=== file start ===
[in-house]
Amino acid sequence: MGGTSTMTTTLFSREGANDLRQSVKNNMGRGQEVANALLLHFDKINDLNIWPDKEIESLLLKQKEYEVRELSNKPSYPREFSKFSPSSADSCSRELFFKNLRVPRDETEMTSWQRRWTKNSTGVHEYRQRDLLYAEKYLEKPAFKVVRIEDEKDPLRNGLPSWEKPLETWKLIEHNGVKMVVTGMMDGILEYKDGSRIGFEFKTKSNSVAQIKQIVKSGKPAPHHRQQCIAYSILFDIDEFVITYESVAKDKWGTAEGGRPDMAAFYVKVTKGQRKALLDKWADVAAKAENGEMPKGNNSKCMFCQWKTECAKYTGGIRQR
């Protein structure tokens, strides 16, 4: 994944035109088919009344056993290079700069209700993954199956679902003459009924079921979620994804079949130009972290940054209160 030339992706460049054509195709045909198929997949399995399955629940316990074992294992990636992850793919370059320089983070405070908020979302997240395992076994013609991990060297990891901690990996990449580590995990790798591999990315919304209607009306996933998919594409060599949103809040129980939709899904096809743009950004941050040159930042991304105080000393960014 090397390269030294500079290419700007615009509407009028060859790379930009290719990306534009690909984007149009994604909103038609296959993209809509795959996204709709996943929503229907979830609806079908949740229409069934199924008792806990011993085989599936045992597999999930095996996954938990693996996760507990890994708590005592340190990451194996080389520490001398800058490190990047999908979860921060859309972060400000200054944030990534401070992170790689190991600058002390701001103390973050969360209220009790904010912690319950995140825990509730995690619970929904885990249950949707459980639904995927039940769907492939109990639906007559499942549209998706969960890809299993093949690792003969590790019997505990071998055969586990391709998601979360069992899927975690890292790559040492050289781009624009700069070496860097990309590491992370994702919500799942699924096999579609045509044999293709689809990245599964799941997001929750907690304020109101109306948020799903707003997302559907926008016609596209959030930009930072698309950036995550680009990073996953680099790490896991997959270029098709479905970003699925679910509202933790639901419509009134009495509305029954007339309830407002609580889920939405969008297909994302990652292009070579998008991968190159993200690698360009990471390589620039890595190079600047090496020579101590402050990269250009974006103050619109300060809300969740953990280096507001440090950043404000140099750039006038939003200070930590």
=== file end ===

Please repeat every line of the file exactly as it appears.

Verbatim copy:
[in-house]
Amino acid sequence: MGGTSTMTTTLFSREGANDLRQSVKNNMGRGQEVANALLLHFDKINDLNIWPDKEIESLLLKQKEYEVRELSNKPSYPREFSKFSPSSADSCSRELFFKNLRVPRDETEMTSWQRRWTKNSTGVHEYRQRDLLYAEKYLEKPAFKVVRIEDEKDPLRNGLPSWEKPLETWKLIEHNGVKMVVTGMMDGILEYKDGSRIGFEFKTKSNSVAQIKQIVKSGKPAPHHRQQCIAYSILFDIDEFVITYESVAKDKWGTAEGGRPDMAAFYVKVTKGQRKALLDKWADVAAKAENGEMPKGNNSKCMFCQWKTECAKYTGGIRQR
């Protein structure tokens, strides 16, 4: 994944035109088919009344056993290079700069209700993954199956679902003459009924079921979620994804079949130009972290940054209160 030339992706460049054509195709045909198929997949399995399955629940316990074992294992990636992850793919370059320089983070405070908020979302997240395992076994013609991990060297990891901690990996990449580590995990790798591999990315919304209607009306996933998919594409060599949103809040129980939709899904096809743009950004941050040159930042991304105080000393960014 090397390269030294500079290419700007615009509407009028060859790379930009290719990306534009690909984007149009994604909103038609296959993209809509795959996204709709996943929503229907979830609806079908949740229409069934199924008792806990011993085989599936045992597999999930095996996954938990693996996760507990890994708590005592340190990451194996080389520490001398800058490190990047999908979860921060859309972060400000200054944030990534401070992170790689190991600058002390701001103390973050969360209220009790904010912690319950995140825990509730995690619970929904885990249950949707459980639904995927039940769907492939109990639906007559499942549209998706969960890809299993093949690792003969590790019997505990071998055969586990391709998601979360069992899927975690890292790559040492050289781009624009700069070496860097990309590491992370994702919500799942699924096999579609045509044999293709689809990245599964799941997001929750907690304020109101109306948020799903707003997302559907926008016609596209959030930009930072698309950036995550680009990073996953680099790490896991997959270029098709479905970003699925679910509202933790639901419509009134009495509305029954007339309830407002609580889920939405969008297909994302990652292009070579998008991968190159993200690698360009990471390589620039890595190079600047090496020579101590402050990269250009974006103050619109300060809300969740953990280096507001440090950043404000140099750039006038939003200070930590």